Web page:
MERCHANT STEEL.—Business continues to be very good, particularly in small orders from store, of which a good ton- nage was closed last week. The market is very firm. Prices follow: Open-hearth spring, tire and machinery steel, 1.65c to 1.75c; smooth finished machinery steel, 1.60c to 1.65c; smooth finished tire, 1.45c to 1.50c; tool steel, 5.50c to 7.50c;

ia) . na ward specials, [1c ana upwards

Scr -There is not much doing in this branch of the mar- ket, and dealers are not looking for a decided increase in ord- s before the idle of next month. Dealers’ selling prices

are as follows

Old iron rails, gross, $12 as: Axles, net...... $14 co@$i4 25 Old steel rails, long, gr.,10 so@ 10 Cast borings, net..... 400@ 425 Old steel rails, short a Wrought turnings, net 550@ 600 Old wheels, gross 10 50G@ Axle turnings, net 725@ 750 tailroad forge, net l Mixed steel, gross, .. - 7a Dealer's forge, net ) a Stove plates, net 600@ 625 No. 1 mill, net......... Soo@ 5850 Heavy meltingsteel gr. Soo@ 8 25 Heavy cast, net..... 775@ 3 Old iron splice b., met. 13 25@ 1375 Malleabie cast, net 5 00(a

PITTSBURG.

OFFICE OF The /rom Trade Review, l 807 TRADESMEN'S BUILDING, Dec . 3 Work tor

next year continues to appear in

and reports agree in estimating the present inquiry as the heaviest in many months. Str al work in the inquiry tage 1S isually | \ le resent business does not eep the mills in operatiot lhe Manhattan Viaduct wor} n New York comes to Pittsburg for plain matenal Rail business is steady and large and $18 mill is firmly held. The new wage scale of the Carnegie Steel Co., Ltd., is announced und i rtually a continuation of the present one

Pic Iron.—Bessemer pig is ruling at about $9.50, vallev and $10 to $10.15, Pittsburg with little interest apparent. Iron that might have caused a depression if brought forward has been cared for mainly through conversion deals—and the

present market is steady although very quiet. The very low

sales of gray forge have ceased and prices are somewhat stiffer Pittsburg sellers are relatively weaker than those in the valley, but nothing less than $9 is quoted. Foundry buy- ng has been light. Connellsville coke is selling at $1.65. Quotations are made as follows

Bessemer, valley $ ).50 Bessemer delivered Pittsburg District ae to 1

No. 1 Foundry...... : 10.75 to 10.64 No. 2 Foundry. to 10.4 No. 3 Foundry a Gray Forge

Bittets.—The large buying of two weeks ago has again lled up the books of steel mills. Business since has been steady but in small lots. It is now stated at Shenango and Mahoning valley mills, as well as at the Pittsburg mills, that books are n good s ipe for the first rte On the other iand, Wheeling district mills are said to be running very close to sp ition A sa Or 2 tons of | ets 5 re ported, at $15.25, Pittsburg mill, but 1otations of $15 have been made Che n et oted at $15 to $15.25 maker mill. Sheet bat ery firm at $17 to $17.2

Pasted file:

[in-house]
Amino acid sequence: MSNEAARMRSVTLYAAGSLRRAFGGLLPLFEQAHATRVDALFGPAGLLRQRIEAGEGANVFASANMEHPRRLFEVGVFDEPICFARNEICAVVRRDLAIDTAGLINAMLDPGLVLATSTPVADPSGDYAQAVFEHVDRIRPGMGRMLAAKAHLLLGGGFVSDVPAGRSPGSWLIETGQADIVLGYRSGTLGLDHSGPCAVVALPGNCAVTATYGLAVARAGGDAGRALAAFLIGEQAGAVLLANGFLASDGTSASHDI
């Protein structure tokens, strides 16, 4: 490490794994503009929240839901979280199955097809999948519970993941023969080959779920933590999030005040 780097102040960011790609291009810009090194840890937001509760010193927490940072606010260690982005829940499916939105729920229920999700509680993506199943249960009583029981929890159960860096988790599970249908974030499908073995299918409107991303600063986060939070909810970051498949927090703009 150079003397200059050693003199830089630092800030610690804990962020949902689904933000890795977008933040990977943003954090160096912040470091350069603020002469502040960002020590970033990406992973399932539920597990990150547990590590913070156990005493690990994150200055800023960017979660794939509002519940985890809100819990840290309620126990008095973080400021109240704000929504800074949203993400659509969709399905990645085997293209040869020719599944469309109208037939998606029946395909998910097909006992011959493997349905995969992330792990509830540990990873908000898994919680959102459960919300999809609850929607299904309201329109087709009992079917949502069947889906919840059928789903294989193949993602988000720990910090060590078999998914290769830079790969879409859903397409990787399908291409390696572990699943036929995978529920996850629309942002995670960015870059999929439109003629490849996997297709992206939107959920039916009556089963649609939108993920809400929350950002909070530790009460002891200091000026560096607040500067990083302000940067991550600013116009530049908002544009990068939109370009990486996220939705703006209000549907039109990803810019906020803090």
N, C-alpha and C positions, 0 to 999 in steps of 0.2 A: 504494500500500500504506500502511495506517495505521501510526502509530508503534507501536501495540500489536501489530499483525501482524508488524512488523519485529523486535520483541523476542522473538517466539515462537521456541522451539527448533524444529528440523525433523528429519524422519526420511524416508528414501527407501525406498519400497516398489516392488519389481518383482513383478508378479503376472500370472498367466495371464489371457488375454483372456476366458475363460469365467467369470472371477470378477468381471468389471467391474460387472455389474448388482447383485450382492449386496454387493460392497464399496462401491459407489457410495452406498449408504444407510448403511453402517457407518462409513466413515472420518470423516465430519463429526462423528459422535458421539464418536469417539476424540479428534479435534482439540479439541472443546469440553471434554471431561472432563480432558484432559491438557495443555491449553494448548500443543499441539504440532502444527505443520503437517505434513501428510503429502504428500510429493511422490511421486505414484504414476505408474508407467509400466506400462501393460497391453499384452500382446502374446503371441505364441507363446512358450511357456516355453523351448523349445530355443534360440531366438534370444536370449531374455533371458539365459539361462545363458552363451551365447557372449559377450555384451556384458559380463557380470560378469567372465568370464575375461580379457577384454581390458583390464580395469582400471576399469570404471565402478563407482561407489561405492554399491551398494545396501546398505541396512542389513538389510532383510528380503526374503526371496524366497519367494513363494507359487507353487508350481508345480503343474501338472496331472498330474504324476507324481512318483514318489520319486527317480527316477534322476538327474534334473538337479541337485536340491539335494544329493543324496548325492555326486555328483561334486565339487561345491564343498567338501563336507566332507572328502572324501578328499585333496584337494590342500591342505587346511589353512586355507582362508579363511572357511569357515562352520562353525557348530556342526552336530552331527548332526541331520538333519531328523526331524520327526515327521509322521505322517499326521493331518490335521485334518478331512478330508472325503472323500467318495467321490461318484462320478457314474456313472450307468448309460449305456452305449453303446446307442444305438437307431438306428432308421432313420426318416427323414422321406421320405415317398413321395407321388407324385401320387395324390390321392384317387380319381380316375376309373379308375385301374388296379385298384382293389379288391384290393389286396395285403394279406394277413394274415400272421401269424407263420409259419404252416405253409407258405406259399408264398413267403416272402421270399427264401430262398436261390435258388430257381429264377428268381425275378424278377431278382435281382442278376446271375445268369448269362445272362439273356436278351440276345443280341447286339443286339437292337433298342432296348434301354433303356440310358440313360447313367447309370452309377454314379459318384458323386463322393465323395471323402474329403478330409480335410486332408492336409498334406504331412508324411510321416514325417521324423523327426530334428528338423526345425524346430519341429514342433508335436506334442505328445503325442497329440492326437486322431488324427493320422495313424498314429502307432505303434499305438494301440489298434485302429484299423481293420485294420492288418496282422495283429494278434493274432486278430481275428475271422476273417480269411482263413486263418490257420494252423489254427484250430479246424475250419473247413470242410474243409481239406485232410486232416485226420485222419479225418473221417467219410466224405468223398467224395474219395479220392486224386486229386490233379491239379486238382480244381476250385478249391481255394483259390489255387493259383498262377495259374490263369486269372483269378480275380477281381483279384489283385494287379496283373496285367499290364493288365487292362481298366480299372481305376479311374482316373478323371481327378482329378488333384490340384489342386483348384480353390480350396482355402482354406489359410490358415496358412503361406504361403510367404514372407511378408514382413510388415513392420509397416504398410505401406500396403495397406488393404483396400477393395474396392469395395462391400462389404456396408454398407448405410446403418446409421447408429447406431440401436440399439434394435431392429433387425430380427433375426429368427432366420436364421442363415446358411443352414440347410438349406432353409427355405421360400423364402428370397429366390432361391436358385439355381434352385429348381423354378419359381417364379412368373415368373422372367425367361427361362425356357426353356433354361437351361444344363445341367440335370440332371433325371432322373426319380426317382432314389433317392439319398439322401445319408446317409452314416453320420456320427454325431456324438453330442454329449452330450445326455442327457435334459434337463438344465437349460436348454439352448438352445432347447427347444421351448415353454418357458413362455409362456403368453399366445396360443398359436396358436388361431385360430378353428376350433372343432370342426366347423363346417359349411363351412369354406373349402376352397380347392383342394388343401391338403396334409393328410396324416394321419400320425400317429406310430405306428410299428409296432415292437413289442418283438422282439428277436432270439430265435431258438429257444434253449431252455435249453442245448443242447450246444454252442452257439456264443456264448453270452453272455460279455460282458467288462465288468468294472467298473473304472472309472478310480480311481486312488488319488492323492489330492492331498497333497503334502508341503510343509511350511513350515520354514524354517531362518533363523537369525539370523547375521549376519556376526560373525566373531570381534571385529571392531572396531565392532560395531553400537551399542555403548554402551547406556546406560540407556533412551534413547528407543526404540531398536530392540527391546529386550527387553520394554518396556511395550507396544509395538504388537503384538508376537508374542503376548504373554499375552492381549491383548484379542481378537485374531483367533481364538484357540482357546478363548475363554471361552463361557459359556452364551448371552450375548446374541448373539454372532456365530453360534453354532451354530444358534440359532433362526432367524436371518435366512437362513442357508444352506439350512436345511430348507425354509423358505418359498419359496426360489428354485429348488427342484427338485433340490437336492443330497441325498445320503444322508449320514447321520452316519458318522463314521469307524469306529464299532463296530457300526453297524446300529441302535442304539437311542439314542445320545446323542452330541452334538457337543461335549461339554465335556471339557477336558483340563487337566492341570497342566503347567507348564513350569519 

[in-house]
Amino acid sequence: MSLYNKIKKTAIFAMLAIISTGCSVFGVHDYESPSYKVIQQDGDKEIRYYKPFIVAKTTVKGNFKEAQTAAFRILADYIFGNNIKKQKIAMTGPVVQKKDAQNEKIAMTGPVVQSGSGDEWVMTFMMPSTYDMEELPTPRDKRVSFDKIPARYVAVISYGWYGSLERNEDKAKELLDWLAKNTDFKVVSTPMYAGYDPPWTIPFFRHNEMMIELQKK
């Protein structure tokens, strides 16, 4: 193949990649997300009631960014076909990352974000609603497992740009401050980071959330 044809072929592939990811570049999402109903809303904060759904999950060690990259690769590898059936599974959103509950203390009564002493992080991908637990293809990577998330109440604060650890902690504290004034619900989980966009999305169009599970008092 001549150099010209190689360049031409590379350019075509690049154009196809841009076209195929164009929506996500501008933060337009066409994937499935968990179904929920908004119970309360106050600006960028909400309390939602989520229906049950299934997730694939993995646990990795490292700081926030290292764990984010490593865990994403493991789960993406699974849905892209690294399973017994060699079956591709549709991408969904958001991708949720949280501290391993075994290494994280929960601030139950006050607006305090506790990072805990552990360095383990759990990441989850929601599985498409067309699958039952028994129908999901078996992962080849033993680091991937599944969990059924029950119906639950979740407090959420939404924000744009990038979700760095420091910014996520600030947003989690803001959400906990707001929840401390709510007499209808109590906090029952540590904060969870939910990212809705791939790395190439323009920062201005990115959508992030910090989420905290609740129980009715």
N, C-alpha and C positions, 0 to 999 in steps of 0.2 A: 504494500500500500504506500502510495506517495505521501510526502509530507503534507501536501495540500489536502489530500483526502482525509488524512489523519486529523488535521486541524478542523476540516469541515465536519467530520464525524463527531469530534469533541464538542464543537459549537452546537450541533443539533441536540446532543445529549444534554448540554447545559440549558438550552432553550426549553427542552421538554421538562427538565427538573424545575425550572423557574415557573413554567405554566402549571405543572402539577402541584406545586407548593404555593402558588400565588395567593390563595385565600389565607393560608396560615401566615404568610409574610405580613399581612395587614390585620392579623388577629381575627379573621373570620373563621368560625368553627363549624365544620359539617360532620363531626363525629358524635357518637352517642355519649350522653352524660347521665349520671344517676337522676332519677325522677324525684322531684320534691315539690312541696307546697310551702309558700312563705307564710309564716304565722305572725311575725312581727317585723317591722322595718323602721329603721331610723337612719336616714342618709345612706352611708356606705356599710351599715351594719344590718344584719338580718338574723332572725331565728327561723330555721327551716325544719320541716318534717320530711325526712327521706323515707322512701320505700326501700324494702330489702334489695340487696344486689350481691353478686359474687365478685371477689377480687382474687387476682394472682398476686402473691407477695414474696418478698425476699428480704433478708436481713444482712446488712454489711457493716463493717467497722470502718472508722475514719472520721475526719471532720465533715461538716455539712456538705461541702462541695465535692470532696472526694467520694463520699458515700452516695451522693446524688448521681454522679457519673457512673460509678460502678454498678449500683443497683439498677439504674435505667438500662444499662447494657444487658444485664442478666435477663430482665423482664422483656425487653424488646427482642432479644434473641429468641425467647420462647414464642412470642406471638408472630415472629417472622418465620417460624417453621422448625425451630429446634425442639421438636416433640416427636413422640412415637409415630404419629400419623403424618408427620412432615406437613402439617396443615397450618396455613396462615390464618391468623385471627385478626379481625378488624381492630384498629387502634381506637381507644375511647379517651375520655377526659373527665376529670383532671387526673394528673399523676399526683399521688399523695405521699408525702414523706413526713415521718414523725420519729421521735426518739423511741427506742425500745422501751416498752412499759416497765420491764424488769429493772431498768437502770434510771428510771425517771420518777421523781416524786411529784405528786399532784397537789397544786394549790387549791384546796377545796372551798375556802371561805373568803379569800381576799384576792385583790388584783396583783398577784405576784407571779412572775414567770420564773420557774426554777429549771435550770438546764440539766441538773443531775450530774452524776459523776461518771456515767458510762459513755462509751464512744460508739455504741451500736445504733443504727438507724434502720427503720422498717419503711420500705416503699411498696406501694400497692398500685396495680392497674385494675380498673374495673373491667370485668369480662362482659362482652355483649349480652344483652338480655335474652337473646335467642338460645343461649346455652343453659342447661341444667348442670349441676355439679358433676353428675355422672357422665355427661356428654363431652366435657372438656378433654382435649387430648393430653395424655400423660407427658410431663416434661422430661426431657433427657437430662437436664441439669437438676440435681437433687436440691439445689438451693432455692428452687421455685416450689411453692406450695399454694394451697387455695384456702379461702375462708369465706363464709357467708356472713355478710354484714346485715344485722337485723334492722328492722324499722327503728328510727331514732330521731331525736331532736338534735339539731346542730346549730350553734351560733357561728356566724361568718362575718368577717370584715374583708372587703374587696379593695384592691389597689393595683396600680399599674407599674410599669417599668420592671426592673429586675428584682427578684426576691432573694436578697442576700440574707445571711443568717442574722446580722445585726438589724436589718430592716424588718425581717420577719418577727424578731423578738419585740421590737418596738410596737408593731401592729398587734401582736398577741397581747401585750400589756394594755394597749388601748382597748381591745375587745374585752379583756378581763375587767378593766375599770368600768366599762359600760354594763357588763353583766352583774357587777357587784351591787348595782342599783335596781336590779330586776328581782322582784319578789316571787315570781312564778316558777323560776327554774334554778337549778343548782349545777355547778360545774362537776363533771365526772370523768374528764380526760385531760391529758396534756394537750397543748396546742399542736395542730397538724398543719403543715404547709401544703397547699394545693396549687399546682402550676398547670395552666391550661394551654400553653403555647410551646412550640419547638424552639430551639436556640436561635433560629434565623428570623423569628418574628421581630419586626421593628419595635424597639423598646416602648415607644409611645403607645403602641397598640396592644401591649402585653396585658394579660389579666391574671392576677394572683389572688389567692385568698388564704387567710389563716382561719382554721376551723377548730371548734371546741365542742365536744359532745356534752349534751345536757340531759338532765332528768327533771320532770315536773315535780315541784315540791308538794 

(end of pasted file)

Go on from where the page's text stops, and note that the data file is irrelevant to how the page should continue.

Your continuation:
PLAT! The December tonnage of plates will probably be heavier than that of November although not as large as the October tonnage. Inquiries for next year are coming in ata rate unheard of at t eason of the year. Mills are quot- ing: Bessemer and open-hearth tank, 1c; shell, 1.10c; and flange, 1.20

STRUCTURAL MATERIAI For the time being, structural business is very small and one local mill is idle for lack of orders. Onthe other hand inquiry for structural shapes of all kinds—generally light at this season—is heavier than

for many months, the active season in the fall not excepted.

Locally bids have been asked for on an addition to the Penn-

December 30, 1897] THE IRON

f

sylvania Tube Works, that will use upwards of 1,000 tons Ol!

angles, sheets, and beams Beams, up to 15 inches, are firn at 1.10c pending a meeting at the Holland House, New Y:

on Tuesday, of the six beam manufacturers whom it is planned to include in a revived beam pool. The plan as talked of isa matter of apportioning outputs rather than any a

tempt to maintain prices above that ruling to-day. An ad

o be improbab e

are guoted at r.osc: tees and zees, 1.2

vance over 1.1oc on beams is thought here Universal

plates

angles, 1.10c. The contract for plain material for the new Manhattan Viaduct, New York, was awarded on Tuesday, to the Carnegie Steel Co, Ltd. The work calls for 6,00 Material for another similar viaduct in New York is now at the bidding stage.

SHEETs.—The meeting of the Sheet Manufacturers’ Associa- tion last week fixed no scale of prices further than the nominal base of 2.03c for No. 28. There is no difficulty in getting the 2. osc for No 28, at present and 2 roc has beet on small business. Inquiry is increasingly heavy for next year, without any pressure to sell. Eastern inquiries continue

heavy. For galvanized sheet quotations are made at 80 and

5 per cent off list

IRON AND STEEL SKELI Skelp mills generally are closed